Basic Pruning Principles

Images and text are adapted from “Pruning Landscape Shrubs” by R.E. McNiel, W.L. Mesner, W.M. Fountain, and W.D. Dunwell, and “Pruning Landscape Trees” by M.L. Witt, R.E. McNiel, and W.M. Fountain.

Know when to prune.

Do not prune in late summer or fall.  This promotes tender new growth that cannot survive the winter.

A general rule: If the plant flowers before June 1st, prune it during or shortly after flowering.  If it blooms after June 1st prune it in the late winter or early spring before flower buds are visible.

Know where to cut.

ALWAYS prune back to or just above a growing point (branch or bud) or to the soil line. NEVER leave a stem or branch stub.

NEVER top a tree to “rejuvenate” growth.  This ruins the plant’s natural shape and greatly increases its susceptibility to diseases, insect pests, and storm damage.

Where to make cuts

never leave a stub

Remove problematic branches first.

Completely remove the following:

For trees (and possibly some shrubs), also remove the following:

Thin out dense growth.

Ideally, a shrub or tree maintains healthy leaves both interiorly as well as exteriorly.  However, overly dense exterior growth prevents light from reaching the interior portion of the plant.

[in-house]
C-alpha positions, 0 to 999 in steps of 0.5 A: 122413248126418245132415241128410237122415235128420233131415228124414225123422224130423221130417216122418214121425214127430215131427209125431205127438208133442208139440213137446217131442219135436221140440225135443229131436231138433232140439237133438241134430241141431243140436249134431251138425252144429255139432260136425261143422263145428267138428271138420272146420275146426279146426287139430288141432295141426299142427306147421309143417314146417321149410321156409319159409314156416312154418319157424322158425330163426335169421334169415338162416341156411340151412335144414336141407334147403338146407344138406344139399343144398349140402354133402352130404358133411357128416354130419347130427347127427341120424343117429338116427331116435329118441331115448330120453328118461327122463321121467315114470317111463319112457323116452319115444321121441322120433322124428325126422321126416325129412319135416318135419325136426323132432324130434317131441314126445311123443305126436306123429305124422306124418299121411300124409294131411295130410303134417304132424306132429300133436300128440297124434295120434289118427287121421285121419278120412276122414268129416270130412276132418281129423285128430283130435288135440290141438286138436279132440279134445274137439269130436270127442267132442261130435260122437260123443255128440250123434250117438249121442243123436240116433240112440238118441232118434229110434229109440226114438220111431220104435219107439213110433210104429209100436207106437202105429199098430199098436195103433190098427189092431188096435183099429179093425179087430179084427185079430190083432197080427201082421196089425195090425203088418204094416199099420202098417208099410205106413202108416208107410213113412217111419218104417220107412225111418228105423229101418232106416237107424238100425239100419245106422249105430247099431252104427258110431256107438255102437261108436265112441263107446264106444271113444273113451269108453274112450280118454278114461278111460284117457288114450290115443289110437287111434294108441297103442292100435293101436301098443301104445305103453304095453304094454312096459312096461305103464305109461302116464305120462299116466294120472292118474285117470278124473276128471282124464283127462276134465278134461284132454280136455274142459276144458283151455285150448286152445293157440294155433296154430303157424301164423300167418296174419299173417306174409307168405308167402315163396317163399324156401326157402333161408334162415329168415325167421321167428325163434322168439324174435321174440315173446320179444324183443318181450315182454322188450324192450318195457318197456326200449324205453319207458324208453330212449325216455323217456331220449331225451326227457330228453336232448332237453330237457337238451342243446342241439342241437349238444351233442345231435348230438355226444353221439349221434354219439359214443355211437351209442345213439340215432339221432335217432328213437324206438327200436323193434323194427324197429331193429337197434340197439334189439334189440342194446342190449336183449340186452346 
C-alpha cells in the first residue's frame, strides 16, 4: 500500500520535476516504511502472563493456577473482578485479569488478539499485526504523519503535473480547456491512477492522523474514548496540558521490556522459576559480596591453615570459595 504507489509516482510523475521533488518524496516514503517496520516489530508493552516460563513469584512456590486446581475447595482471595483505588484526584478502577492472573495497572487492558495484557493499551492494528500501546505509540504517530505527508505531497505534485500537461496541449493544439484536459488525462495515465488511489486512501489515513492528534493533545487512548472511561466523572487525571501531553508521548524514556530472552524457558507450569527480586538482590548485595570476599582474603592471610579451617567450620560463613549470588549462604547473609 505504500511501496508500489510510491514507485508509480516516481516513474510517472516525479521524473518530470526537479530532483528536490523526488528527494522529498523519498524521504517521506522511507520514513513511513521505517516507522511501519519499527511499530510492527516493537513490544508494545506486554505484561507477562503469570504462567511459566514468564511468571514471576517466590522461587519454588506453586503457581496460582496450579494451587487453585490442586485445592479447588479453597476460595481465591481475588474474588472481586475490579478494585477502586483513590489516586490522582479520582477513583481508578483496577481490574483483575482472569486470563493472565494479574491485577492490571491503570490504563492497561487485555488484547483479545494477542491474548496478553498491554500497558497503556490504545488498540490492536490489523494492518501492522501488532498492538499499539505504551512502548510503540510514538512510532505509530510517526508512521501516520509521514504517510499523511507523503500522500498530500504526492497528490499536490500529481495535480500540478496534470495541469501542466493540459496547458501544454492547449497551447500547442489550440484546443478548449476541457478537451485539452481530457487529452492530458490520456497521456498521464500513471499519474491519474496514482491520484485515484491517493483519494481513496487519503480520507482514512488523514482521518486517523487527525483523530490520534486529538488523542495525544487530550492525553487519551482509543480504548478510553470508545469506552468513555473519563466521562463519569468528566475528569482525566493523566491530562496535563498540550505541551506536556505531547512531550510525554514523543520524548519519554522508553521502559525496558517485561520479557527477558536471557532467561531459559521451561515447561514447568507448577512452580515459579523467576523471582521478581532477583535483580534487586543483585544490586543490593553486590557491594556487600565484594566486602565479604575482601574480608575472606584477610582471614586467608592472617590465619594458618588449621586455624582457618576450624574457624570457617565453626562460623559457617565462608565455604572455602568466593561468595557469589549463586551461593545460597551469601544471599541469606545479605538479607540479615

When light is only available on the outer surface of the plant, the plant grows a dense outer “shell” while remaining “dead” interiorly.  This is particularly common in shrubs that are continually sheared.

This “shell” will sometimes prevent adequate moisture from reaching roots directly below the plant.  Furthermore, moisture that accumulates on the outer foliage may persist due to reduced air movement within dense foliage.  This can lead to foliar diseases that thrive in moist conditions.

By thinning out dense growth, you can improve light, rain, and air penetration to improve your plant’s overall health.

before and after pruning

Prune regularly.

Prune trees and shrubs annually to maintain a well-shaped plant and avoid temptations to over-prune a neglected plant.  Remove no more than 30% of the plant during pruning.

Over-pruning can cause permanent damage by removing significant portions of plant carbon and nutrient reserves.  Extend major pruning projects over the course of a few years if necessary.